When filing any documents with the court, the party filing the paper(s) must “serve” the other party with a copy of it. Serving a document means making sure that the person whose rights are being litigated (i.e., fought over) receives a copy of the document. The purpose of service is to make sure that anyone whose rights are at stake has notice of what is going on in court regarding those rights. Keeping all the parties informed of events affecting their rights is a critical aspect of due process.
Service can be accomplished either by personal service or substituted service.
- Personal service is the preferred method of service whereby the party physically hands the paper(s) to the other party. Once the physical exchange has taken place, the other party has been “served.” This method of service is also called in-hand service. See personal service for more information.
- The second method, substituted service, can replace personal service in situations where personal service is not required, such as when a plaintiff serves a summons in in-rem and quasi-in-rem actions. For example, in some states, like California, plaintiffs can substitute personal service of process by leaving a copy of the summons at the person’s “dwelling house, usually place of abode, [or] usual place of business.”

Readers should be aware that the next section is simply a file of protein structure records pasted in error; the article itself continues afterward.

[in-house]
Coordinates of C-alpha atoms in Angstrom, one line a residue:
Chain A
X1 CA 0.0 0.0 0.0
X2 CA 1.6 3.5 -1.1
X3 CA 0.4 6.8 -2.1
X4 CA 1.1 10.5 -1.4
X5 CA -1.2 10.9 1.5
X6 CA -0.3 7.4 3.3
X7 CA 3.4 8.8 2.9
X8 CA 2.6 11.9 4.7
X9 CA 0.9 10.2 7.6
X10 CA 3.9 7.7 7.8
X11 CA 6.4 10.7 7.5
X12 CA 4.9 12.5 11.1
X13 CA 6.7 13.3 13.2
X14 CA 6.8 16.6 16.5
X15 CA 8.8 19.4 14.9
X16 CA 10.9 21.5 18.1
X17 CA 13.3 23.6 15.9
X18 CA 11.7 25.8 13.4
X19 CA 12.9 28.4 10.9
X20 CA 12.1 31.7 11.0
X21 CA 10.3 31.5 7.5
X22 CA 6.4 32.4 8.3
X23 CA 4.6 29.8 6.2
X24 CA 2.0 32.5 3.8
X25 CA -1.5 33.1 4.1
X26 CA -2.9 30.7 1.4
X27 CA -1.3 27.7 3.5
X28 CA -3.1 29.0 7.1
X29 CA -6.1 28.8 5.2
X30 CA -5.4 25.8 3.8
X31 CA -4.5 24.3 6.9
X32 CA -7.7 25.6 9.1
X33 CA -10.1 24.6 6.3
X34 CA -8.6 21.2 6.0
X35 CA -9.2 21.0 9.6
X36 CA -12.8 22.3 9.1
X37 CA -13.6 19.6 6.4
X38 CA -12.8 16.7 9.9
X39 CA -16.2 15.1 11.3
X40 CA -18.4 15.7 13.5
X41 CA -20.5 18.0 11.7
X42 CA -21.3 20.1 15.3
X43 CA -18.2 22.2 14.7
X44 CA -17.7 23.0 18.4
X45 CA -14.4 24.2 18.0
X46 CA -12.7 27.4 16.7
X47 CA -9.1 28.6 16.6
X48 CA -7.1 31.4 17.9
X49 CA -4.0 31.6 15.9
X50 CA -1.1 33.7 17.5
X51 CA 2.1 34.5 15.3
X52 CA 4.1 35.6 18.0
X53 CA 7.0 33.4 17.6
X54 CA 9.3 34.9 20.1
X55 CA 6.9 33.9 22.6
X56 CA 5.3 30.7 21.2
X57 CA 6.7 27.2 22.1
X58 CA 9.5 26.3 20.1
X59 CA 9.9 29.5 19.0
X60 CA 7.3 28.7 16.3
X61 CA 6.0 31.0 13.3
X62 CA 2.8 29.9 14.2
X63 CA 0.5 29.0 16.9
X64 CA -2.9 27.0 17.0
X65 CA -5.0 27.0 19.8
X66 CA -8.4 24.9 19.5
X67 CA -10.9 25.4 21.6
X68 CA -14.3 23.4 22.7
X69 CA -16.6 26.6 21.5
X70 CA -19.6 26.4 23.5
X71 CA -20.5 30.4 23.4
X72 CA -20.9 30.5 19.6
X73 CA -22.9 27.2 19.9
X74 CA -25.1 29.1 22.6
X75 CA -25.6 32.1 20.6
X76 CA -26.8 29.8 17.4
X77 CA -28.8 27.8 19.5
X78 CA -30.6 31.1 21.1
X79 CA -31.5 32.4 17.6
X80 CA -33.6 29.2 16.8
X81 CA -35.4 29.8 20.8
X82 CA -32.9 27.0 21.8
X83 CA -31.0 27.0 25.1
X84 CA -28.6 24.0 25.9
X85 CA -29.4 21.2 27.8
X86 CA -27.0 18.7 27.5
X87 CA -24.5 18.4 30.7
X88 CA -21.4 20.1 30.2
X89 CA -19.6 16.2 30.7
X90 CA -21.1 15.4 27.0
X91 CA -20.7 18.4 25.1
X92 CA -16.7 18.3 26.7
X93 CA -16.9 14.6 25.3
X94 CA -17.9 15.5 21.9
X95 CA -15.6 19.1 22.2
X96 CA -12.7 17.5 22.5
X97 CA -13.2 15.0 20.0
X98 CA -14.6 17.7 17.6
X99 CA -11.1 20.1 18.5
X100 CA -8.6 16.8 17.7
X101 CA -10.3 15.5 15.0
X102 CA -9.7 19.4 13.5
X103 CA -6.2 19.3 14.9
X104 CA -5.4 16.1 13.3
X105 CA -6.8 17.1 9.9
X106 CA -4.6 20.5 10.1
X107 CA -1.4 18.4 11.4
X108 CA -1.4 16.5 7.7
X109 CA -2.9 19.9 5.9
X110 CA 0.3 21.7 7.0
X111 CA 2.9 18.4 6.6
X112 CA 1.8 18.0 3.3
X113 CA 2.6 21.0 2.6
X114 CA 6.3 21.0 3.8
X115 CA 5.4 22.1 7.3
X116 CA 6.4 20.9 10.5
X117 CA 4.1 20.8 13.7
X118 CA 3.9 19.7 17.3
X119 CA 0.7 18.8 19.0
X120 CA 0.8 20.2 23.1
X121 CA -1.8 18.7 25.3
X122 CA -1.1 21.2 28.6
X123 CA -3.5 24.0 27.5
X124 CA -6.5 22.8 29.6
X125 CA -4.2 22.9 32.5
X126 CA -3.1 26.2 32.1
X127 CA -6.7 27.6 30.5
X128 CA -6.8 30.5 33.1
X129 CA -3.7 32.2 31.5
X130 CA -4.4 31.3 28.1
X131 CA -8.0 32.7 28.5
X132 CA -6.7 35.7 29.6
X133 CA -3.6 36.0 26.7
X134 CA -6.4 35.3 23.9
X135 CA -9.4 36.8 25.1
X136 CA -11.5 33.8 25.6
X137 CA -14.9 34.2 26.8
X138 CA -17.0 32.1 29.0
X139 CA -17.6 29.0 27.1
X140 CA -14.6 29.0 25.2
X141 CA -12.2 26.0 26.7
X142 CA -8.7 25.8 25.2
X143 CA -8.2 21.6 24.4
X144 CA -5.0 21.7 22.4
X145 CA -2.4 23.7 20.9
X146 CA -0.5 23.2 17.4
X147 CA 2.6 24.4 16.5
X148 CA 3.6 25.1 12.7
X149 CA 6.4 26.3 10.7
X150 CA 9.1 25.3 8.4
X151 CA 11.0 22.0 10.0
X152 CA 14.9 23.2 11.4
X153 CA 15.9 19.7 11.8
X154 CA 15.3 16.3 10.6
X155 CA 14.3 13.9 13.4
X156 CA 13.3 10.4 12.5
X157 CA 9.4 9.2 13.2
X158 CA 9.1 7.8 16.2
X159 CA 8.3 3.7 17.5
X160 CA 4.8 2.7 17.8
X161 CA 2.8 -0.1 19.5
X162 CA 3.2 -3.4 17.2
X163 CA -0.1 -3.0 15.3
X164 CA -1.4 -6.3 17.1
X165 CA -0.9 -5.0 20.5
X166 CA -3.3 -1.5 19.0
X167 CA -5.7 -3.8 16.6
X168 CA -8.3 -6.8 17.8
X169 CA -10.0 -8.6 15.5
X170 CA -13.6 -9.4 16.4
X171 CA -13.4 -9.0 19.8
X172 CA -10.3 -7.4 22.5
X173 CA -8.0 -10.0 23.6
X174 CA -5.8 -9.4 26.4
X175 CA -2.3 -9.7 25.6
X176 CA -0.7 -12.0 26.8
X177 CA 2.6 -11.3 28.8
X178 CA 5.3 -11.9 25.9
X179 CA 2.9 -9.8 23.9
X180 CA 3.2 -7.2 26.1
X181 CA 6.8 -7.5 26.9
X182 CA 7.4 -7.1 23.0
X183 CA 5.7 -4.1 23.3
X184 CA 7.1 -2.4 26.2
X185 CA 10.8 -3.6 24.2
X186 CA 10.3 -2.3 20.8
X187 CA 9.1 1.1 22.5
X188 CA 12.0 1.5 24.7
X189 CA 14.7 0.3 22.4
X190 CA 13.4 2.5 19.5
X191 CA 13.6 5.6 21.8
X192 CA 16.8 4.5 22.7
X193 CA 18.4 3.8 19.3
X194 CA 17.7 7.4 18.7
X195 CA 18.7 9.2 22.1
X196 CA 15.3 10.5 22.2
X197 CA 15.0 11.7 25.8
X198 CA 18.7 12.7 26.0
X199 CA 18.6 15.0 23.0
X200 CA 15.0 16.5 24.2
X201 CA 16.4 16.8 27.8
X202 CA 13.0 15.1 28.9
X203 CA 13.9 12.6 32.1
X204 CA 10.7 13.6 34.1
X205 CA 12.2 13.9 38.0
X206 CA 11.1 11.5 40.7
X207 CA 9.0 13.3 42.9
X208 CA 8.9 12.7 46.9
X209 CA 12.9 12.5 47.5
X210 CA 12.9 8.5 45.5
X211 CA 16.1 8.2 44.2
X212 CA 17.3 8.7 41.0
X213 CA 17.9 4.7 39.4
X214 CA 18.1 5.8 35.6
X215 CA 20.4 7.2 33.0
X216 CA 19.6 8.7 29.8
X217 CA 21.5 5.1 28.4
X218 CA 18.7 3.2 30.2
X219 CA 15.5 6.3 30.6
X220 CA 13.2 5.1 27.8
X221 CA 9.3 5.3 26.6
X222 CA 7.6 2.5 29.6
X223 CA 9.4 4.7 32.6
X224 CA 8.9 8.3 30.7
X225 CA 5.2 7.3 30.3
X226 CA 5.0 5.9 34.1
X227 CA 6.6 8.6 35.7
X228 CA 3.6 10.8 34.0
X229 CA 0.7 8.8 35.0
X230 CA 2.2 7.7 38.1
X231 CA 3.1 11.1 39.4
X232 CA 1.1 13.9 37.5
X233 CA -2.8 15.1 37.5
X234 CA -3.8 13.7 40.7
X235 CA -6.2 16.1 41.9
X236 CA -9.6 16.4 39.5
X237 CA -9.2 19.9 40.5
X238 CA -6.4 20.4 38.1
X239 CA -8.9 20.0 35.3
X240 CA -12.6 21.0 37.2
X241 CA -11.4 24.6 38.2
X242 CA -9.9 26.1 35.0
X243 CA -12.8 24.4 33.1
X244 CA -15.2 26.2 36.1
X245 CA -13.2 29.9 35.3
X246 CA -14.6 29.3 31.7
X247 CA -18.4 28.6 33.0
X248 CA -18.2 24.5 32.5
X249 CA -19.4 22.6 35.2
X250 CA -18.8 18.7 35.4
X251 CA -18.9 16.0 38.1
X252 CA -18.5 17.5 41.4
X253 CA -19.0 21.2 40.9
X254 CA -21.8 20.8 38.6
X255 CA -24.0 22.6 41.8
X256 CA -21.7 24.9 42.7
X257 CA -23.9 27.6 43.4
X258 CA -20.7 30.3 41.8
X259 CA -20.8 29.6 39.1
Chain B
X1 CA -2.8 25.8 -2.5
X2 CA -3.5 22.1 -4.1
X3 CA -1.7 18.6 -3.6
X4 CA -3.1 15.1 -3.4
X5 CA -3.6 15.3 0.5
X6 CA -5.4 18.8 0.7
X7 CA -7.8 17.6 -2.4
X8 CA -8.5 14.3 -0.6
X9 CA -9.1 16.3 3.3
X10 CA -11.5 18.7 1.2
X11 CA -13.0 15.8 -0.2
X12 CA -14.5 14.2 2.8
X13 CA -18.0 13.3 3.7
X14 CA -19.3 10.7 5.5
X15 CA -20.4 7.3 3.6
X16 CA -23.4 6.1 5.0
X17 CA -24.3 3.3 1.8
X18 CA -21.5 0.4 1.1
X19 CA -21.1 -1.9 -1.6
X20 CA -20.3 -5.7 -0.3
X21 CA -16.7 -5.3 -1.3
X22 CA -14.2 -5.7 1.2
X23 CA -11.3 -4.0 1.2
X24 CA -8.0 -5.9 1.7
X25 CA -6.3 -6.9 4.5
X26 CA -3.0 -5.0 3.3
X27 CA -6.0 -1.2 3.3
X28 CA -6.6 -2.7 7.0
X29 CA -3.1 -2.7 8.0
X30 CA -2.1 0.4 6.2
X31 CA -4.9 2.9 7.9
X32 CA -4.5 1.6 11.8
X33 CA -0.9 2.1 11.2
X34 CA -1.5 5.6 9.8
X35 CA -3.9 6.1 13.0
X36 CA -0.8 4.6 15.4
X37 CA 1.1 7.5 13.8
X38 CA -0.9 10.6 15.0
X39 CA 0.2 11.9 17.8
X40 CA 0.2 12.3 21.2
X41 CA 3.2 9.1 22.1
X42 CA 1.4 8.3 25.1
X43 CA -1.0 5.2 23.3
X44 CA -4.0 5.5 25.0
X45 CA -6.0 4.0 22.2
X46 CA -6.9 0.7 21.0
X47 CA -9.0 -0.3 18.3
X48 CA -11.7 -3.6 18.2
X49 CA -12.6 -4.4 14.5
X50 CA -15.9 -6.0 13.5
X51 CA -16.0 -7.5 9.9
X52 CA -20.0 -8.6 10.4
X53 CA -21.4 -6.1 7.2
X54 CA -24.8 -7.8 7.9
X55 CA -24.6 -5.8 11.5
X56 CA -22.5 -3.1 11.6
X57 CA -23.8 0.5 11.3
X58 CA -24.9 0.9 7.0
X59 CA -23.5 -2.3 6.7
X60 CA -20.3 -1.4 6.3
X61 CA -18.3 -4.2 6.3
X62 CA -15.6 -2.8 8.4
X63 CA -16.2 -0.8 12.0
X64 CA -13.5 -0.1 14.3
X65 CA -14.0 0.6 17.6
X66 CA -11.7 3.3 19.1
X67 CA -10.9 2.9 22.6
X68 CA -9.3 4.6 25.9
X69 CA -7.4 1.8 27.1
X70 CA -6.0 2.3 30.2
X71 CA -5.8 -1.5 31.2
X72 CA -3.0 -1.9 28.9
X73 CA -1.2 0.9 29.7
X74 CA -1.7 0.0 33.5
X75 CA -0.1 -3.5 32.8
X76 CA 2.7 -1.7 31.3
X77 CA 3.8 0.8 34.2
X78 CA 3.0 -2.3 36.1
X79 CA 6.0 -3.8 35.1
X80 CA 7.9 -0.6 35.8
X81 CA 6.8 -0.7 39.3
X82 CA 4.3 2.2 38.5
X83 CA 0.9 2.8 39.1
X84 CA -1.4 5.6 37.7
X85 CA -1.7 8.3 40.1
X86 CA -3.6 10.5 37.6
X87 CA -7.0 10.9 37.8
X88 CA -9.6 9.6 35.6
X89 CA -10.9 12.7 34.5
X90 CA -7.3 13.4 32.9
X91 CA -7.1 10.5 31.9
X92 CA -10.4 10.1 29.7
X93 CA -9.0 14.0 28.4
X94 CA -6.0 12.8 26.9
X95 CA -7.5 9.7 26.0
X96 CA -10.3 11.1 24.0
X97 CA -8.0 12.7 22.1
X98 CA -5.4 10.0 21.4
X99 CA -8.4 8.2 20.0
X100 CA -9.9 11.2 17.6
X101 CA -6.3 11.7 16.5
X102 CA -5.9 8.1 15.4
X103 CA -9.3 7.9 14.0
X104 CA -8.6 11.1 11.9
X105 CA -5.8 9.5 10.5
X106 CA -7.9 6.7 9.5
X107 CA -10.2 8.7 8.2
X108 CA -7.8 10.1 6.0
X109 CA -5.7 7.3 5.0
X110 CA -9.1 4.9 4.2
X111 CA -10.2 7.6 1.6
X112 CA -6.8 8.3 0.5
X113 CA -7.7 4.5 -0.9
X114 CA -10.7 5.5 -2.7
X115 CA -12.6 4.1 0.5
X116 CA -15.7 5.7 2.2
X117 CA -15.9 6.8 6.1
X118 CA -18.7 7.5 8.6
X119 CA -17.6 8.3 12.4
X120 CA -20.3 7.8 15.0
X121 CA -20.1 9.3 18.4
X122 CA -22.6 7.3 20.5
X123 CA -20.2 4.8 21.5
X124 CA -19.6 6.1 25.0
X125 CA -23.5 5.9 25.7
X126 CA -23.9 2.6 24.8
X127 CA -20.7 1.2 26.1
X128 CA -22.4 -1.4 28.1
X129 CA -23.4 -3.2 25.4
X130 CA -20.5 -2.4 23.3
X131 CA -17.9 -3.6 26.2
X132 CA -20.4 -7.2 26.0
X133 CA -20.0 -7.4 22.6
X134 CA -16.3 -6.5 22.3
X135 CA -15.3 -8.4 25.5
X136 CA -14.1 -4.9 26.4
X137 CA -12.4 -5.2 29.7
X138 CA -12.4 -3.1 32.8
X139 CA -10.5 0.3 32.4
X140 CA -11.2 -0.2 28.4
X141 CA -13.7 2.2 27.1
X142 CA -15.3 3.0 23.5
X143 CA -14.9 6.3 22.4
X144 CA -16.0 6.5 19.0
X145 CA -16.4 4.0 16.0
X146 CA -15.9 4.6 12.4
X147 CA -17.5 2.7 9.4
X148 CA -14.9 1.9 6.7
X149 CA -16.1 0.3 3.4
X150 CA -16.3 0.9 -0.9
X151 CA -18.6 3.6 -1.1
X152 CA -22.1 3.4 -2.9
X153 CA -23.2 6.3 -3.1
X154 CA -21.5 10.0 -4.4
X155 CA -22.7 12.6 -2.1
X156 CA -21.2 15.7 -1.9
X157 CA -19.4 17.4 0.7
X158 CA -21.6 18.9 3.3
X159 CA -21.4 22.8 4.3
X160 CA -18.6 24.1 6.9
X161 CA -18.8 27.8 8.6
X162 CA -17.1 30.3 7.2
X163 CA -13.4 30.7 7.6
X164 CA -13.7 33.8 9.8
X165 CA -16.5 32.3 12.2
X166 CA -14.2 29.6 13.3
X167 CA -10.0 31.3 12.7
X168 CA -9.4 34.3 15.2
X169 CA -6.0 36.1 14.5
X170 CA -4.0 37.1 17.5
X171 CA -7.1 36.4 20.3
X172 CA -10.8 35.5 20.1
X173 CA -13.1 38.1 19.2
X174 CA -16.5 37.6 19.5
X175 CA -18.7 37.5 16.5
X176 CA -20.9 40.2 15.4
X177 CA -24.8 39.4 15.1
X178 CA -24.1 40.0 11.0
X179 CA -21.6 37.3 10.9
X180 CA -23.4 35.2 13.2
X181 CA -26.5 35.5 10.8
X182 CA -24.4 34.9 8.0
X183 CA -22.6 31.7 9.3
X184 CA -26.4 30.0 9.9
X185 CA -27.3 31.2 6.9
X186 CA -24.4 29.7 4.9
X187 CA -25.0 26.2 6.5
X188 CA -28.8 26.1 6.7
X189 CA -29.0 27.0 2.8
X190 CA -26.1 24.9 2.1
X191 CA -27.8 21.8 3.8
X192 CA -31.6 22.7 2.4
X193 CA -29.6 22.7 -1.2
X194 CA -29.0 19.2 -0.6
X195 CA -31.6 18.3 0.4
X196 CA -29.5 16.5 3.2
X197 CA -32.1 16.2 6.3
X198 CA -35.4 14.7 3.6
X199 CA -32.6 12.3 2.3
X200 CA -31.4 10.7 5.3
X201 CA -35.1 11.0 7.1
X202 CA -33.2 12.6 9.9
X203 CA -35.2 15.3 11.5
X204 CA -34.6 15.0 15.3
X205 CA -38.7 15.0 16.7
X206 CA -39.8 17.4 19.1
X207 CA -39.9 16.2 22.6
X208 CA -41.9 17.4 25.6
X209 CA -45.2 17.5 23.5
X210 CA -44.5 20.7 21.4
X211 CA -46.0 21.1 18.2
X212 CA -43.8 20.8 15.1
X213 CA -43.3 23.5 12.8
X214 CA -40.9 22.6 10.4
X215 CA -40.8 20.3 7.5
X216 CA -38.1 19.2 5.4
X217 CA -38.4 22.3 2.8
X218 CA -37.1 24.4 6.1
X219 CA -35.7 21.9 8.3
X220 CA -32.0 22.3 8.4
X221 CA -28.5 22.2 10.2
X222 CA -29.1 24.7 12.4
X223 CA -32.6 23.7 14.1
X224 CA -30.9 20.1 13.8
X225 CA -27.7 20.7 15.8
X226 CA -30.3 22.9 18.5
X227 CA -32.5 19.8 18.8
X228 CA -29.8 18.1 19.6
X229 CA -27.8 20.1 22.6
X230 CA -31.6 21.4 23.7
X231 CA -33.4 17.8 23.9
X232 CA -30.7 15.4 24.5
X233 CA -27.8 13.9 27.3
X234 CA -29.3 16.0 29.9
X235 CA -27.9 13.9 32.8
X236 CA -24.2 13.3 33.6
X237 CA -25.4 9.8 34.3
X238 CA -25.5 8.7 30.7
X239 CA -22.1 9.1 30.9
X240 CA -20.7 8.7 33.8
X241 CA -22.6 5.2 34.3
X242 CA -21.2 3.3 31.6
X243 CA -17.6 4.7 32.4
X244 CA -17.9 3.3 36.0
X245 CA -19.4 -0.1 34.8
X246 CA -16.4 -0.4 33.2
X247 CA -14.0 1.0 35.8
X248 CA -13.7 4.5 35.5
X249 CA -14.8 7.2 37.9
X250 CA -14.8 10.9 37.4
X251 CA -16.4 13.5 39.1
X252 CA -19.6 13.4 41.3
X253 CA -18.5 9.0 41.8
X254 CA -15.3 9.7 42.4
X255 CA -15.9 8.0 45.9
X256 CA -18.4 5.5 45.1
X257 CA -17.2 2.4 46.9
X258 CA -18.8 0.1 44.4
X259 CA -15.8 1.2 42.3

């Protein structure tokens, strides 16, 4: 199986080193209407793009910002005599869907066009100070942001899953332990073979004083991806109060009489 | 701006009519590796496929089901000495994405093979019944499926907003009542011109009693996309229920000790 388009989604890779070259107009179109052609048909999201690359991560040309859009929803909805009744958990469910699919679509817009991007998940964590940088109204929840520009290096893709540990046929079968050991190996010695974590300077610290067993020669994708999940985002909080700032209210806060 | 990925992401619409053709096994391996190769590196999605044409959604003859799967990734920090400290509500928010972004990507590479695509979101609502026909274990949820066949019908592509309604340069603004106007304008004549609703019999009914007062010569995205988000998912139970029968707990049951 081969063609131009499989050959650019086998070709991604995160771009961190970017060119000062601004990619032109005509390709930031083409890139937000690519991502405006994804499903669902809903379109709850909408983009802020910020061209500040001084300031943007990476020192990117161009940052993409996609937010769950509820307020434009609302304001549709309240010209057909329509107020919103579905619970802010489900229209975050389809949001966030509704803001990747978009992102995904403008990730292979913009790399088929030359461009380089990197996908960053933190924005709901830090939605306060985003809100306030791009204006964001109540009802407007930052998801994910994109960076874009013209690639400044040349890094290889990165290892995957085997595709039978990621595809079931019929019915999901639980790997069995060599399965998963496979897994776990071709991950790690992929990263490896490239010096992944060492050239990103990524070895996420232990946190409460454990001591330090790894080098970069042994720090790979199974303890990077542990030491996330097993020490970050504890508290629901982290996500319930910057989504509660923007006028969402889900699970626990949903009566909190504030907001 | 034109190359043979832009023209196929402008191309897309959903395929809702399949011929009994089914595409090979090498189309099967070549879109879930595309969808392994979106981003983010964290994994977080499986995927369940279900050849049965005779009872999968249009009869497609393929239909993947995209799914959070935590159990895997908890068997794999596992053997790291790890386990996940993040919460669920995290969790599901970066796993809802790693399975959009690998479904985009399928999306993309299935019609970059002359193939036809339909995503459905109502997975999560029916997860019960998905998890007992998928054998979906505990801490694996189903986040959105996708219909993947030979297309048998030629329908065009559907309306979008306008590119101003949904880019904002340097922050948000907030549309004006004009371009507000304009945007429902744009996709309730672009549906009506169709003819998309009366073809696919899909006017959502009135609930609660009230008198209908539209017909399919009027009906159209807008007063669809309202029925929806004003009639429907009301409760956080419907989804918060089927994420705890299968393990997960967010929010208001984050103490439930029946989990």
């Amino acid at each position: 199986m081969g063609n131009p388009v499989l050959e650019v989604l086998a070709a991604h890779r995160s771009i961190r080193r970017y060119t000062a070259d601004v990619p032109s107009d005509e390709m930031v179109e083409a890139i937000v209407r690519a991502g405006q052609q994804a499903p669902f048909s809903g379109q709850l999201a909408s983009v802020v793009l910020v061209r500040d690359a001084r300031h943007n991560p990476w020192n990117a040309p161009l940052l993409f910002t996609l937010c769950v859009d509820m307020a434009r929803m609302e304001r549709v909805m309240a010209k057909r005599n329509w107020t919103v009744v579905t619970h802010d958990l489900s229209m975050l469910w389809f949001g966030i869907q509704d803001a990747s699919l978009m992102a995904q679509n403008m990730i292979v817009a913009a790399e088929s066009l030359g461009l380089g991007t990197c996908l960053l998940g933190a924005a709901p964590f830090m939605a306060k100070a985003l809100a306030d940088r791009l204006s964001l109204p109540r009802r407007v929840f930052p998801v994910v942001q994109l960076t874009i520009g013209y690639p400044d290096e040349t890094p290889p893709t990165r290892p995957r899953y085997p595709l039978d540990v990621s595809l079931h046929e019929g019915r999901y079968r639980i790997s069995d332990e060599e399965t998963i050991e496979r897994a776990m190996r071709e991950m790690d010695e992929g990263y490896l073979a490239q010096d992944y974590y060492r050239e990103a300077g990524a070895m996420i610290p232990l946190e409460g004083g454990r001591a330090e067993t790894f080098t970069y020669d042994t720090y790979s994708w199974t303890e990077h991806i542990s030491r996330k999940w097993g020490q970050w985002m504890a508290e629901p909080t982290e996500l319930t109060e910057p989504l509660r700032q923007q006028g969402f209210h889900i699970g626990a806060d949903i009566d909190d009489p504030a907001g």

When personal service is not required, substituted service can be accomplished by methods including, but not limited to:
- Leaving the papers with an agent of the recipient;
- Leaving them with an adult of sound mind at the recipient’s home;
- Leaving them at the corporation’s office—or, as courts call it, place of transacting business; or
- Posting the papers in a public place (like a courthouse door) and then mailing copies of the documents to the recipient(s).
[Last updated in August of 2021 by the Wex Definitions Team]